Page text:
Sunday, December 19, 2010

The Joys of Baking

It's 6 days until Christmas Day.  I have made, to date, over 500 truffles and molded chocolates and over 5 pounds of English Toffee.  Almost all my deliveries are done and I can now do some Christmas baking for myself.  I'm a bit of a perfectionist when it comes to my kitchen activities so will only make one or two kinds of cookies, maybe a cake - but this year, I'm addicted to the cute little French Macaron.  It's not like the North American Macaroon at all.  It's a cute little sandwich cookie made with heaps of sugar, egg whites and ground almonds.  Then it's filled with all sorts of amazing flavours.  This weekend I'm making dulce de leche, pistacho, black sesame, rose water and I hope to have time for passion fruit.  The flavours are endless and I wish I could just make hundreds of different flavours and share them all!

Even though I sell stuff, chocolates, candies, cakes, deep down I wish I could just give it all away, share my passion with others, alas, the ingredients cost money so I share when I can.  Even though I charge for my product I don't make a lot of money, never a profit, my joy is seeing people's happiness when they taste something they have never heard of, taste something new and exotic.  There are very few new flavours I get to enjoy and when I do taste something new, I'm hooked.  Last year I got the opportunity to spend 7 months in Chocolate School and the 3 flavours I will never forget tasting for the first time are Green Tea Ganache, Cardamom and Saffron Ganache and Rose water buttercream!  My fellow classmates wondered why I went on and on about new flavours and my Chef Instructor explained that a lot of chefs don't often have an opportunity to taste new flavours and it's an event.

That's the beauty of pastry for me, new flavours.  I'm a newbie in the pastry world, just 3 years in and still finding new flavour profiles, new ingredients and mixing some flavours with others I never would have thought of. 

But I digress...back to home baking.  Most of us can remember baking alongside their moms or grandmas.  I remember doing both.  My mom liked to keep things clean and tidy, mostly I watched and stuck a little kid finger in the cookie batter when she turned her back (always afraid of the eyes watching me from the back of her head).  My grandma, she let us taste her icing by the spoonful, used to spray whipcream from the can right into our mouths, letting us get flour where ever we wanted, after all "that's what a vacuum cleaner was for!", she would say.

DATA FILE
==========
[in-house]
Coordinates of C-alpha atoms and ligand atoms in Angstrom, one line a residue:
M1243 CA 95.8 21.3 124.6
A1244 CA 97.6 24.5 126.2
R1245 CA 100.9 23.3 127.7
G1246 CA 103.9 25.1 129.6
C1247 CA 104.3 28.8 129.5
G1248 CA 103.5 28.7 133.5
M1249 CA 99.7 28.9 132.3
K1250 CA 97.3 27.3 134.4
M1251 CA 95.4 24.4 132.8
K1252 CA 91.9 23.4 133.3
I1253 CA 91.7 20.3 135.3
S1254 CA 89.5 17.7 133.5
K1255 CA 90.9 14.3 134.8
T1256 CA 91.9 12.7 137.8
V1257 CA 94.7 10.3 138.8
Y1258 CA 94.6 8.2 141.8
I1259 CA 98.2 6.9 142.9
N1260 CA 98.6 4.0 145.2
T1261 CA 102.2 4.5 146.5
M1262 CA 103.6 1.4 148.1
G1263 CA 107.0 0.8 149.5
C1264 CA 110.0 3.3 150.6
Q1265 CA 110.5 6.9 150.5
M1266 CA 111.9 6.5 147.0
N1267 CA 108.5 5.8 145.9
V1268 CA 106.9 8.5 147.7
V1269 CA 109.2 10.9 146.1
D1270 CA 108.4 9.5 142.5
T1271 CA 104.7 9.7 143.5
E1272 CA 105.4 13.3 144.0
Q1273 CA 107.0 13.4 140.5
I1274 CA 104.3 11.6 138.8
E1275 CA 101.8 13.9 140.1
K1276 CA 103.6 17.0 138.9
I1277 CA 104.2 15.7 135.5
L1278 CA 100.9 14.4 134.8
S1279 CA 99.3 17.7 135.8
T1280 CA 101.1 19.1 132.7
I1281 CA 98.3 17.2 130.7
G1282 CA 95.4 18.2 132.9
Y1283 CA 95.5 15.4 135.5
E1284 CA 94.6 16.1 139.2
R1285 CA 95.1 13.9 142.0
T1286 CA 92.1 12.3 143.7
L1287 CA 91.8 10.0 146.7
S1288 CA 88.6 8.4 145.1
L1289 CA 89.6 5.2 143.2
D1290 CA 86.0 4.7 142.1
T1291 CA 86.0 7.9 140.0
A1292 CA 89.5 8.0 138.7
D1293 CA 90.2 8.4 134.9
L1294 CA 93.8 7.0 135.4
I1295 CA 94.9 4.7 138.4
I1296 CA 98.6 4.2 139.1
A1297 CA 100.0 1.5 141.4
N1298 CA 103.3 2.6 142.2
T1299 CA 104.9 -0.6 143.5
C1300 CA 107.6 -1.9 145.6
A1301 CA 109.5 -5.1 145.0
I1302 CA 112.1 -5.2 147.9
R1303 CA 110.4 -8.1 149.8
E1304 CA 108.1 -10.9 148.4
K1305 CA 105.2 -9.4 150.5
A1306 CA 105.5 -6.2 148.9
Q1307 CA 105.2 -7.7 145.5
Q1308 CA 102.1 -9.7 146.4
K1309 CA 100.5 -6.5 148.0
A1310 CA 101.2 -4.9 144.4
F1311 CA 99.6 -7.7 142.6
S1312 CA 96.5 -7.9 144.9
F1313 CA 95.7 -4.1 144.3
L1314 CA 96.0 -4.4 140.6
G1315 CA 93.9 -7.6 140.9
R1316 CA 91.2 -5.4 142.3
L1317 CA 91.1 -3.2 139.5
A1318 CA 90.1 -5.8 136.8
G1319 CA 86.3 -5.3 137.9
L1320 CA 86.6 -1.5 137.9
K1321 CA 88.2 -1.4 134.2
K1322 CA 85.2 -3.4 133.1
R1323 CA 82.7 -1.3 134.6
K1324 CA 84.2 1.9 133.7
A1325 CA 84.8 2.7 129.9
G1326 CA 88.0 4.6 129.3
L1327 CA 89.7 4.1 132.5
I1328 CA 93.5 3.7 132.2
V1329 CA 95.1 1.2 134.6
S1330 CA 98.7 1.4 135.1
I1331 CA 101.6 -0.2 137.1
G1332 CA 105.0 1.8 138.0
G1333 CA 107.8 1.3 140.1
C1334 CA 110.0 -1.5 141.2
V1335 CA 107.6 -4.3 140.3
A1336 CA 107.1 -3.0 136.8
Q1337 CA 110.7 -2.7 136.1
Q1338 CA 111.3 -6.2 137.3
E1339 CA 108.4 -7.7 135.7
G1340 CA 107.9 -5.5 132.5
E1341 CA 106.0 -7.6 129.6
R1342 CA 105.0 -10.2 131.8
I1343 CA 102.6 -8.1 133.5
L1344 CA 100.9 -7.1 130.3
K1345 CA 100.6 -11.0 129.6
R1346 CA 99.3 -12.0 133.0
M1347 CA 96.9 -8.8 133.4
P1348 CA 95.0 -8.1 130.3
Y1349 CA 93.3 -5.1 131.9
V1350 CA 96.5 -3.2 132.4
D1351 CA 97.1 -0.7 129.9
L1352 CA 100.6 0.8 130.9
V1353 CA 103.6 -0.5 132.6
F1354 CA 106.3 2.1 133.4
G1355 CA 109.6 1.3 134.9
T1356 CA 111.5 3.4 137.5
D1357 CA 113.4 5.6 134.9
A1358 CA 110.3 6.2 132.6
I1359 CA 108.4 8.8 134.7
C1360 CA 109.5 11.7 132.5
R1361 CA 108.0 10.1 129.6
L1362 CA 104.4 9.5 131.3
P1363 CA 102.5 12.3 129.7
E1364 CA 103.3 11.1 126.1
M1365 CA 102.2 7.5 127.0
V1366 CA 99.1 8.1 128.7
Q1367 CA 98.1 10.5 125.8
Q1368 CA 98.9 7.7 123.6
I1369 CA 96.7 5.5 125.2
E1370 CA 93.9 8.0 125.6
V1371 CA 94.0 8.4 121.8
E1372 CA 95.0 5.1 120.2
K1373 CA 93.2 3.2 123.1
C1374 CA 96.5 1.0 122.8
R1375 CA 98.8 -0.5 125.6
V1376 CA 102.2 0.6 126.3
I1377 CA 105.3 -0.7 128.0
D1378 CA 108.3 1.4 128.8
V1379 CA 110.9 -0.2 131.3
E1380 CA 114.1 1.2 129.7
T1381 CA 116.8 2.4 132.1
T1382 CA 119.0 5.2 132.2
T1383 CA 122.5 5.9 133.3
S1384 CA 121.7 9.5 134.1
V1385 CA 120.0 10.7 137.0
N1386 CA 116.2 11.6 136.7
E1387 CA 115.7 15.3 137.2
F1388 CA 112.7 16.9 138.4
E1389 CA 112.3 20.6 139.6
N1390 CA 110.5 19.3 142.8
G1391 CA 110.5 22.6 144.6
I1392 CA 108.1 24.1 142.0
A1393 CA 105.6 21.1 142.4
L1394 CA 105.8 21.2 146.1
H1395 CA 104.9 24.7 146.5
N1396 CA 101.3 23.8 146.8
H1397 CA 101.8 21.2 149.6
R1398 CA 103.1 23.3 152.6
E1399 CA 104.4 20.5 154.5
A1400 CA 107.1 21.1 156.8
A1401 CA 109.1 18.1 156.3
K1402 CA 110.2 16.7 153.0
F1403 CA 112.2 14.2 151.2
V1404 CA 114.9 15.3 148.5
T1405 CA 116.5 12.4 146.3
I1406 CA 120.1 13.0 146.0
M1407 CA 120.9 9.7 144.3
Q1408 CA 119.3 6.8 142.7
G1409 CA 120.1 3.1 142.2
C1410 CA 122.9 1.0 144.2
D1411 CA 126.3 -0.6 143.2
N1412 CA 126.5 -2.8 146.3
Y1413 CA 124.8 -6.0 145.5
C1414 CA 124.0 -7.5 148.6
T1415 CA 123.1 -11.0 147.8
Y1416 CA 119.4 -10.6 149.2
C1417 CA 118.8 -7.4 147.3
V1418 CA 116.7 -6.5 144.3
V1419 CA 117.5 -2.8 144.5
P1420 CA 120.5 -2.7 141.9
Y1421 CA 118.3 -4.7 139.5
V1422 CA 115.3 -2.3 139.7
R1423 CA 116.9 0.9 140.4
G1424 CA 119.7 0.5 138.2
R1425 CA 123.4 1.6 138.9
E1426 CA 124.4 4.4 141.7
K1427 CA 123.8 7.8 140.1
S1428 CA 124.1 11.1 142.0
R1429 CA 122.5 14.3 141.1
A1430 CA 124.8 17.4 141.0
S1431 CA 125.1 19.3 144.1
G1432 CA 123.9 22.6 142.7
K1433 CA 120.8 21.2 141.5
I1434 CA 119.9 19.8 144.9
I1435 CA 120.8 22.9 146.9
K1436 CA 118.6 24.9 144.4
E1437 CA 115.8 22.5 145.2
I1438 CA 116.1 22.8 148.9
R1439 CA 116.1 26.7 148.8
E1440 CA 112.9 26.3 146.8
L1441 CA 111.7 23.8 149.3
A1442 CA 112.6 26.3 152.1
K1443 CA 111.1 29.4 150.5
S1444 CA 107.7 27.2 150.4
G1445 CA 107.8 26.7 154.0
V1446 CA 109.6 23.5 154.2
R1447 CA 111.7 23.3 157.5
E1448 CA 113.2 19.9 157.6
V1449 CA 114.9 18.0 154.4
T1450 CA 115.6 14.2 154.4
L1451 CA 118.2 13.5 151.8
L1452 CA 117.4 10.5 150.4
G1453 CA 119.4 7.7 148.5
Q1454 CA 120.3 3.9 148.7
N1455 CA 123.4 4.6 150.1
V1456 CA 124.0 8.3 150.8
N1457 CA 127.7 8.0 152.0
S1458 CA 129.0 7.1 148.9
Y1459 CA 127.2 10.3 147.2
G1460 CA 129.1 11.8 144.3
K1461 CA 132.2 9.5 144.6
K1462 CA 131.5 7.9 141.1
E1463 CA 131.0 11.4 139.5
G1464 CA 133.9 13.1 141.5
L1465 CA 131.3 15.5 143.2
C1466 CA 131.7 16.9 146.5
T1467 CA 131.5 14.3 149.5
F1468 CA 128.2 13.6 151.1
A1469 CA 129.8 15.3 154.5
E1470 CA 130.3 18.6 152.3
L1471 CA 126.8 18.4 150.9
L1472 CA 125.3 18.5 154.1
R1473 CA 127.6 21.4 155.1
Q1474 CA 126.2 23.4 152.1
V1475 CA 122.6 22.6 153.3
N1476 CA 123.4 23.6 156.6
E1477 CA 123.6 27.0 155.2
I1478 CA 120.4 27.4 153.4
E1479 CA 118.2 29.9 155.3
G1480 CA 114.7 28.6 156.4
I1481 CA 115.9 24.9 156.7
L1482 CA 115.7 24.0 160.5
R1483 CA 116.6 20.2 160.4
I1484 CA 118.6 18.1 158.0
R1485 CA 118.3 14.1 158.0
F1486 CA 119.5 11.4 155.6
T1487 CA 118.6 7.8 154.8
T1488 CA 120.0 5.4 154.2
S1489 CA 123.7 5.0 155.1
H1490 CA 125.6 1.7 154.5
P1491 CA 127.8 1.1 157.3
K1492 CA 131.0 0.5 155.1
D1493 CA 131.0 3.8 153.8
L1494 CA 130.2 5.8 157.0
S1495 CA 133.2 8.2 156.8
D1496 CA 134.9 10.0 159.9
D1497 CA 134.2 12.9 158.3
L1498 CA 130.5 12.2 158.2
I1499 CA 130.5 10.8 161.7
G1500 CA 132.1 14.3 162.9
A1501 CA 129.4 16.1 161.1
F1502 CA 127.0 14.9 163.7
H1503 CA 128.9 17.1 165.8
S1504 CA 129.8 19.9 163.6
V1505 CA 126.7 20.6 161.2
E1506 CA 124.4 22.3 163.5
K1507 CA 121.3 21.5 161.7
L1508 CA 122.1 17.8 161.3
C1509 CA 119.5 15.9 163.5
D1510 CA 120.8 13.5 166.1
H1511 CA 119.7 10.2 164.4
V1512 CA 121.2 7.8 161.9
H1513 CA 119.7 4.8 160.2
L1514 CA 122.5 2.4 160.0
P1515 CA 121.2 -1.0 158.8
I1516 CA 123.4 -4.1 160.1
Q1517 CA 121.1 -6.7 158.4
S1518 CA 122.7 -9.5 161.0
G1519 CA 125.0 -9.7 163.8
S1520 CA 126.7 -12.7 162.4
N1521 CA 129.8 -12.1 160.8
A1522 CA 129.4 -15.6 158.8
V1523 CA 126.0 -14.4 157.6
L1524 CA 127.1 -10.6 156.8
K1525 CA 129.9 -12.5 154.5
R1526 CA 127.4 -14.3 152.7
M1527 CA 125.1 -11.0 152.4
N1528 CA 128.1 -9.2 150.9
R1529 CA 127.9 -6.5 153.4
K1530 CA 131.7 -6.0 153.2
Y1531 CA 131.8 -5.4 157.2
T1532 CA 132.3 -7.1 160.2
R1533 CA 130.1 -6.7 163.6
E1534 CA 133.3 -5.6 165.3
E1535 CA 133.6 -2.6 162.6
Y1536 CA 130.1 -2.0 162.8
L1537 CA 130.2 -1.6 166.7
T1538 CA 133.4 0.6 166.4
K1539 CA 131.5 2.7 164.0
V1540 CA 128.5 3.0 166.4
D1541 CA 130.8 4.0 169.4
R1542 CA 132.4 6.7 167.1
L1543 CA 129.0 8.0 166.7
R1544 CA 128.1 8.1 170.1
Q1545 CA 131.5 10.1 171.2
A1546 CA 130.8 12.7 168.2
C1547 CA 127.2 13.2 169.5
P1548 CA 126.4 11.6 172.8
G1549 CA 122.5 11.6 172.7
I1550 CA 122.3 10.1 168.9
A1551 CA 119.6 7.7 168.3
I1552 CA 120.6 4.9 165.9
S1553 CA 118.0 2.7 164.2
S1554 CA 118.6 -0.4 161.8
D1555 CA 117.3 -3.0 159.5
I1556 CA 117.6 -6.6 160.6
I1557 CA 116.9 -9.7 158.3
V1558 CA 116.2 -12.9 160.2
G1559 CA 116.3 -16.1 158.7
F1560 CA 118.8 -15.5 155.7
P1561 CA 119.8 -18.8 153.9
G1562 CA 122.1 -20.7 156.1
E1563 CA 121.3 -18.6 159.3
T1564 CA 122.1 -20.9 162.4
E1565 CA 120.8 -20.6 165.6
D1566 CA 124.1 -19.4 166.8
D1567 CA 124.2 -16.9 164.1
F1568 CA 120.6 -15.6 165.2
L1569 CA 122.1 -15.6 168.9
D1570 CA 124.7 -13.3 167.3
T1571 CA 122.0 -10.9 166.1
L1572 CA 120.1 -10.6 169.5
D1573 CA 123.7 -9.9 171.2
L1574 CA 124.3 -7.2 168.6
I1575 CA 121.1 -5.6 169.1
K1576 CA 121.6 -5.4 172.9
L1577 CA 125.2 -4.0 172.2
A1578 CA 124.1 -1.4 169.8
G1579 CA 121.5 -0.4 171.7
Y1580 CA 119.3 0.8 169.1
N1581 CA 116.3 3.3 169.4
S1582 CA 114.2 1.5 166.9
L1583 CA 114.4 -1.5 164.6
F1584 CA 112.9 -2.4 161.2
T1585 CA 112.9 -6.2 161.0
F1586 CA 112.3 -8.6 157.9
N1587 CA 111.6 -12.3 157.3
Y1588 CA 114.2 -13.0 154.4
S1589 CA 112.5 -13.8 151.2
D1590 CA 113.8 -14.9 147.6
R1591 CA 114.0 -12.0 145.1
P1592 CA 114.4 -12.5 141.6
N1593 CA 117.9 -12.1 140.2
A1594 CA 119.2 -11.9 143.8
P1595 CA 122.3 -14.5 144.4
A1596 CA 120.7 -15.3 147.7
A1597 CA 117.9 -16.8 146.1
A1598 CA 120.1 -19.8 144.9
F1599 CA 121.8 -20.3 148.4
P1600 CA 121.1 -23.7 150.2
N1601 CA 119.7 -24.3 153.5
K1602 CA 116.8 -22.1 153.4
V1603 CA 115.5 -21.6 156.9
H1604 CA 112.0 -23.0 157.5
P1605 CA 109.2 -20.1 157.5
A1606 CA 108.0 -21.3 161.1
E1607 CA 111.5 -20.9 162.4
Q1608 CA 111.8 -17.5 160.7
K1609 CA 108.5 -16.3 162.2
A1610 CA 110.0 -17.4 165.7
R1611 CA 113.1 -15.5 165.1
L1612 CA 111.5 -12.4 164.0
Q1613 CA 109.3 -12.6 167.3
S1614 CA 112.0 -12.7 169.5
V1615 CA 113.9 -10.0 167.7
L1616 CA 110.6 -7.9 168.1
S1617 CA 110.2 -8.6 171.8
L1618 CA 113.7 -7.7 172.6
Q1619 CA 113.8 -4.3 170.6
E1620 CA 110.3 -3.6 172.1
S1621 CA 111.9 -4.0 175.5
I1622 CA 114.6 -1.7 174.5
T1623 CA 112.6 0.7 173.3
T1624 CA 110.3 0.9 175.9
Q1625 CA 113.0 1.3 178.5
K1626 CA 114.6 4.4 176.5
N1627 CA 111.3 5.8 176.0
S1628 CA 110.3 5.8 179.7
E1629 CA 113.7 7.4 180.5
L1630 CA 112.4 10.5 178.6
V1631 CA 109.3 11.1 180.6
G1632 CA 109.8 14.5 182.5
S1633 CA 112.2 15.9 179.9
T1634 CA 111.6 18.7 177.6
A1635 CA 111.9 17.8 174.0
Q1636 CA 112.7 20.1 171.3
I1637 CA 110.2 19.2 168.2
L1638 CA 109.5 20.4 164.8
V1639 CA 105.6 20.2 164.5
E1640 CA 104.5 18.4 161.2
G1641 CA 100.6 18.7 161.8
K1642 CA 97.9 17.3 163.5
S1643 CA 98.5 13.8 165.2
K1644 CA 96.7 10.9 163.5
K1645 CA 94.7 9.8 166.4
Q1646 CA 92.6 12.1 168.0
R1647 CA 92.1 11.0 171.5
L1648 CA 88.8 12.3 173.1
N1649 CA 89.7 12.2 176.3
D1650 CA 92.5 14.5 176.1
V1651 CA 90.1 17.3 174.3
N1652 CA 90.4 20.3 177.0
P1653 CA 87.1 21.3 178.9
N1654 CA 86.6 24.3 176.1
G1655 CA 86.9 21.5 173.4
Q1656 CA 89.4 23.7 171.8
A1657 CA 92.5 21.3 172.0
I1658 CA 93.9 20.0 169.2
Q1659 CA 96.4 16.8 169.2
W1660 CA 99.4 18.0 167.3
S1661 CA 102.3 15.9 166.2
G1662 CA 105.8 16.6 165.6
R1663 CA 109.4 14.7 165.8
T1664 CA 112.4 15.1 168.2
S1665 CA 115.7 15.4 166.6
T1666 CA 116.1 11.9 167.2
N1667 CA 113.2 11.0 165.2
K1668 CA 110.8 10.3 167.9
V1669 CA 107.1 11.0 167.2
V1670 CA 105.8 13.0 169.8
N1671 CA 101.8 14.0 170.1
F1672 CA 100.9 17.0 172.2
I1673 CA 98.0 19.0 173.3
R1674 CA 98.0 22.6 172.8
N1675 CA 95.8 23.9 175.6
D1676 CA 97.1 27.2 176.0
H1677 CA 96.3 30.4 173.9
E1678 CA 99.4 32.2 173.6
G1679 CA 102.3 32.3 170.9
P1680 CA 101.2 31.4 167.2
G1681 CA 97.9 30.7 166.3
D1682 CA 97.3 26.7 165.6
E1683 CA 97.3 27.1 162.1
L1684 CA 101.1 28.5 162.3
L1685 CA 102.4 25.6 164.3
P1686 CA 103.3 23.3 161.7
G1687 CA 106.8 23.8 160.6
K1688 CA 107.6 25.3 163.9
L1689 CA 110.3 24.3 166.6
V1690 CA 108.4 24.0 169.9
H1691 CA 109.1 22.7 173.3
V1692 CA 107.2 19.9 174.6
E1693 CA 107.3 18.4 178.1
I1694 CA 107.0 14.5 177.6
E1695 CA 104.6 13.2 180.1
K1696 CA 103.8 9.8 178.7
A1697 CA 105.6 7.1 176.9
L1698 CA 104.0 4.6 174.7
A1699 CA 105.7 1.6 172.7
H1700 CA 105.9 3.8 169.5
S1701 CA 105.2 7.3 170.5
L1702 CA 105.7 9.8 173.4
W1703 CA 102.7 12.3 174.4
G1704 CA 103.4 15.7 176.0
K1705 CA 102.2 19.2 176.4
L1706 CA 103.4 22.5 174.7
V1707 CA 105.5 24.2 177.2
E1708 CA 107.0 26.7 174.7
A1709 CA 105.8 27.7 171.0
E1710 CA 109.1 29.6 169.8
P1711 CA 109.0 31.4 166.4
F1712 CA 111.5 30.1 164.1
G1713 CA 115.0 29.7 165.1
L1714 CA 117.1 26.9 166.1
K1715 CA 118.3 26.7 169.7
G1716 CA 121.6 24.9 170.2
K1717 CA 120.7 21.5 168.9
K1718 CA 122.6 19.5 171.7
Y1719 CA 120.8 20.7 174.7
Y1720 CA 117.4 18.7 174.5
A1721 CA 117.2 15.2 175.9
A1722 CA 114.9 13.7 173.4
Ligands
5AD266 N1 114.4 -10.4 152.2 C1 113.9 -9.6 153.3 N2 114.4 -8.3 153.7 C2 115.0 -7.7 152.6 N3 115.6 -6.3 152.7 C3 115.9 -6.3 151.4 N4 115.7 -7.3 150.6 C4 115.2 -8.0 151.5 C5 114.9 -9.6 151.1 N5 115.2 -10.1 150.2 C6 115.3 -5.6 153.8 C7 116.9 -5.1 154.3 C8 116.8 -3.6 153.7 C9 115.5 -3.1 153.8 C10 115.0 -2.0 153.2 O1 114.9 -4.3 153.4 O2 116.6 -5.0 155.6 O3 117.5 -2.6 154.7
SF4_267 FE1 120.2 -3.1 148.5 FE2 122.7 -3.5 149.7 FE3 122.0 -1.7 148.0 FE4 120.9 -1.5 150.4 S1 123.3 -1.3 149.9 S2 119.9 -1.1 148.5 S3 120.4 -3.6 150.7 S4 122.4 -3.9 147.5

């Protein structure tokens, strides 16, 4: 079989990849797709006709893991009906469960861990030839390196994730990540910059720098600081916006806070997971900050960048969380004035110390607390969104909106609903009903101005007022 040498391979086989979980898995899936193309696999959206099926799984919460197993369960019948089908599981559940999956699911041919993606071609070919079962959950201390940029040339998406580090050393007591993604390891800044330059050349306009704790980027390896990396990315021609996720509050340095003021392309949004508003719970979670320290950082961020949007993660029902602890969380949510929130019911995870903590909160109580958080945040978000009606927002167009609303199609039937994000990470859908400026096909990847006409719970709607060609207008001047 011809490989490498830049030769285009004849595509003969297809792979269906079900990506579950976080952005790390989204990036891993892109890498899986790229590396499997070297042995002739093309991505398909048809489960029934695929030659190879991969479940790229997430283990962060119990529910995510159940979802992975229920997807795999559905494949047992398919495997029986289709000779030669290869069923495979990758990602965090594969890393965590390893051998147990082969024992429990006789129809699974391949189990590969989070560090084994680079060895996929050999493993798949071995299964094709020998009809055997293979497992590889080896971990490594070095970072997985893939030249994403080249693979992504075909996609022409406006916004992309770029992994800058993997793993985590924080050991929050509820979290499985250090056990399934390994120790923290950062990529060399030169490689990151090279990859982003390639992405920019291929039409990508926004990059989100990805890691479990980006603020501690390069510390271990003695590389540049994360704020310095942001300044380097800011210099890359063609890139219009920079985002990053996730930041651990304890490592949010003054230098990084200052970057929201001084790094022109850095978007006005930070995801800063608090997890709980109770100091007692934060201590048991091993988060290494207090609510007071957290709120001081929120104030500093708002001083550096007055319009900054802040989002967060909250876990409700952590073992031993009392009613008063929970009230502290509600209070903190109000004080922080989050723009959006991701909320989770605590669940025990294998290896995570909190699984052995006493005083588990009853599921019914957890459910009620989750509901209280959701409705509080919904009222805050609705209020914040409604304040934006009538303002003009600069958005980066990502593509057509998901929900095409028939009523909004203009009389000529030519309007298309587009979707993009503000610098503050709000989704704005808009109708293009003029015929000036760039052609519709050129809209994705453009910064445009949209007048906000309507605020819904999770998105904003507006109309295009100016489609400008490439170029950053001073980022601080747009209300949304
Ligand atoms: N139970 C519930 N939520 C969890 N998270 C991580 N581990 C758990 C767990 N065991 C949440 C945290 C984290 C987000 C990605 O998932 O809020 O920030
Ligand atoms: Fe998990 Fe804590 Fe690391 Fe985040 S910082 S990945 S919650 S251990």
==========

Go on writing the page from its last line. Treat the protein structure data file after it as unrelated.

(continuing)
Ever since I was little I loved to bake: chocolate chip cookies mostly, the odd chocolate cake.  Now, although I love the fancy stuff, frangipan, tortes, Bavarians, mont blancs etc., what I love most are the shortbread cookies, the hand rolled truffles, gingerbread and cakes filled with gobs of french buttercream.  That's my comfort food.  And I like to get messy, that flour on my nose, the gob of cake batter down my shirt, the chocolate under my fingernails, the cookie dough stuck on the bottom of my sock.  We can always clean it up later, after sharing all that goodness with our family, friends, neighbours and co-workers.

So here's my French Macaron recipe, it may take a few tries to get it right and to figure out your oven temperatures but once you have the technique down, it's really a lot of fun!

Vanilla Macarons - Yield 80 Twoonie sized cookies or 40 sandwich cookies

300 g     Icing sugar
225 g     Ground Almonds
150 g     Fresh egg whites (4-5 egg whites)
150 g     Sugar
5 ml      Vanilla 
Choice of food colouring

Preheat oven 310 F.
Sift together icing sugar and almonds.
Using a mixer with a whisk attachment, whisk egg whites to a stiff peak.
Gradually add sugar.  Whites will become shiny.
Manually fold almond and icing sugar mixture into egg whites.
Add colour.
The most important part:  Work filling with a spatula until the mixture doesn't hold a peak any longer, it should spread very slowly.
Pipe twooney sized rounds onto lined tray and let air dry for 10-20 minutes.
Bake 10-14 minutes (will vary a lot depending on your oven).

Fillings are endless, here's my buttercream recipe that you can flavour with fruit, rose water etc.  You can also use flavoured ganaches like tea, sesame etc. and please colour your macarons to reflect your flavour - makes life more colourful!

Easy Buttercream

450 g    Icing Sugar
680 g    Butter
95 g     Pasturized Egg Whites
15 ml    Vanilla

Using a mixer with paddle attachment, cream the butter and icing sugar until pale and fluffy.
Gradually add the egg whites, whip for another 5 minutes until light and fluffy.
Can add lemon zest, lemon juice or passion fruit compound etc. as required.

I will post more pictures of my macrons later today! 

Sunday, December 12, 2010

What's that heavenly smell?